1930 Austin 7 Swallow Roadster - From the 'Ian Cummins Collection'
Result: PASSED IN
|Engine||In-line 4-cylinder, 747.5cc|
|Body Work||Open Sports|
|Colour||Polished Aluminium & Black|
|Interior||Ox Blood Red|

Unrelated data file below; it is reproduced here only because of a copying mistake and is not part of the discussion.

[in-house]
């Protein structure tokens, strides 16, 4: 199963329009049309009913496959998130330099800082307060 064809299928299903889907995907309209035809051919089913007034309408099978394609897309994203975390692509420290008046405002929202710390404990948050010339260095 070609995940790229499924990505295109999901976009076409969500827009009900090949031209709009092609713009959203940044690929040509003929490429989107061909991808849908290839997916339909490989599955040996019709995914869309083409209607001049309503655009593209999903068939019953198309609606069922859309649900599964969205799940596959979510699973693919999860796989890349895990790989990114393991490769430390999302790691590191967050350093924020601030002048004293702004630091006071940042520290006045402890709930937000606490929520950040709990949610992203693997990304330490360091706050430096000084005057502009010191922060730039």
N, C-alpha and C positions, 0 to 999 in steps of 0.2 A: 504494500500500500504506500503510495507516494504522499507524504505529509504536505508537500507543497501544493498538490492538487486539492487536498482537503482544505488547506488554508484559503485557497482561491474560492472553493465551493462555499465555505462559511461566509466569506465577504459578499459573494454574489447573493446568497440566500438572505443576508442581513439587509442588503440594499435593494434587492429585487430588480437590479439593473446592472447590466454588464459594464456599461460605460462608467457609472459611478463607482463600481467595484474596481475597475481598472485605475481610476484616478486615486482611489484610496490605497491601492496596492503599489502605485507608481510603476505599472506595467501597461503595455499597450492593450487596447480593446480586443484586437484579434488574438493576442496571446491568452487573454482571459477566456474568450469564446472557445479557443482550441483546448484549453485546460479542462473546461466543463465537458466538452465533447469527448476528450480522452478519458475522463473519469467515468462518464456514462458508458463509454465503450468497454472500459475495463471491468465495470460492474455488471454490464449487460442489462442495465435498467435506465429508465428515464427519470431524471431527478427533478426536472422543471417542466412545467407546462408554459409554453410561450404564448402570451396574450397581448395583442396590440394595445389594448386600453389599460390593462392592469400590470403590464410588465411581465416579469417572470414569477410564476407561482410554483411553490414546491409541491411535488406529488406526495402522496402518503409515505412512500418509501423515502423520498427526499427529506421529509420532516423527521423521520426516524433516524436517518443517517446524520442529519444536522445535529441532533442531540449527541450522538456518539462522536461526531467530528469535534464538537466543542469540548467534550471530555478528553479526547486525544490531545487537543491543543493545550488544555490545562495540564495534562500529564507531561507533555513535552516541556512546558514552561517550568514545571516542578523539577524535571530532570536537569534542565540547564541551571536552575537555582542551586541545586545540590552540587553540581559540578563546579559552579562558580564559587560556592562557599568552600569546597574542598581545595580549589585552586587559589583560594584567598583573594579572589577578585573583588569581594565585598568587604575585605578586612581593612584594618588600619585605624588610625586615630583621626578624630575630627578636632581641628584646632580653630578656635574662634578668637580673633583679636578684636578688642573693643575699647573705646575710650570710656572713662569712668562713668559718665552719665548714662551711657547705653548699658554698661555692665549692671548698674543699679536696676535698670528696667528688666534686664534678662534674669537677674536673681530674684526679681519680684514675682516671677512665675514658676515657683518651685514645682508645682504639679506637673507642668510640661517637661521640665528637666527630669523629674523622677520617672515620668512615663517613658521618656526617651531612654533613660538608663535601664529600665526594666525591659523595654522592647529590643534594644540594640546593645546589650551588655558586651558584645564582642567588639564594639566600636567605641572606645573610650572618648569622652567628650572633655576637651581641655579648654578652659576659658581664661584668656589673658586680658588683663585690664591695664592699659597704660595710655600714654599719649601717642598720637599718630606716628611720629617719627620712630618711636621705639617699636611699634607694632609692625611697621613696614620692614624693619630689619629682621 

Conceived by Herbert Austin as cheap transportation for the masses in the early 1920s, the Baby Austin was an extraordinarily successful design, remaining in production for 17 years between 1922 and 1939. The Seven, so named for its RAC rating, proved popular both in the home market and abroad, with many built under licence, including BMW’s first car, the Dixi. The earliest Sevens were equipped with robust little side-valve engines of 650cc, each with a cast iron block and cylinder head, an alloy crankcase and three-speed gearbox that was integral with the engine. The diminutive chassis had a wheelbase of just 1905mm and early cars lacked shock absorbers, employing a beam-type front axle and cantilevered quarter-elliptic springs at the rear, while the braking system was on all four wheels. From March 1923 onwards the bore was increased slightly to raise capacity to 750cc, boosting the Seven’s power output to 10.5 horsepower. Further technical developments during the Baby Austin’s production life included the switch to a four-speed gearbox in 1932 (with synchromesh added to third and fourth gears the following year and on second in 1934). The Seven was sold with an often bewildering array of factory bodywork in Britain over the years, including many variations on the basic two-seater sports, open tourer and saloon themes, along with numerous commercials and competition specials. Indeed, the Austin enjoyed a successful racing career that stretched from the banking of Brooklands in the 1920s right up to the present day, with Seven-based specials giving many drivers their first taste of vintage racing. Outside coachbuilders bodied numerous Austin Sevens, including William Lyons’ Swallow Coachbuilding, who offered both a compact saloon, a coupe and an open sports model. The latter debuted at the 1928 Earls Court Motor Show, albeit on show in the carpark as Swallow were so strapped for cash they couldn’t afford a stand, fortunately catching the eye of famous London dealer Jack Barclay, who placed an order that allowed Lyons to commence production. Initially built at the works at Blackpool, production moved to Coventry in 1929 and over 3,500 Swallows were ultimately made, a fraction of the almost 300,000 Baby Austins made in total.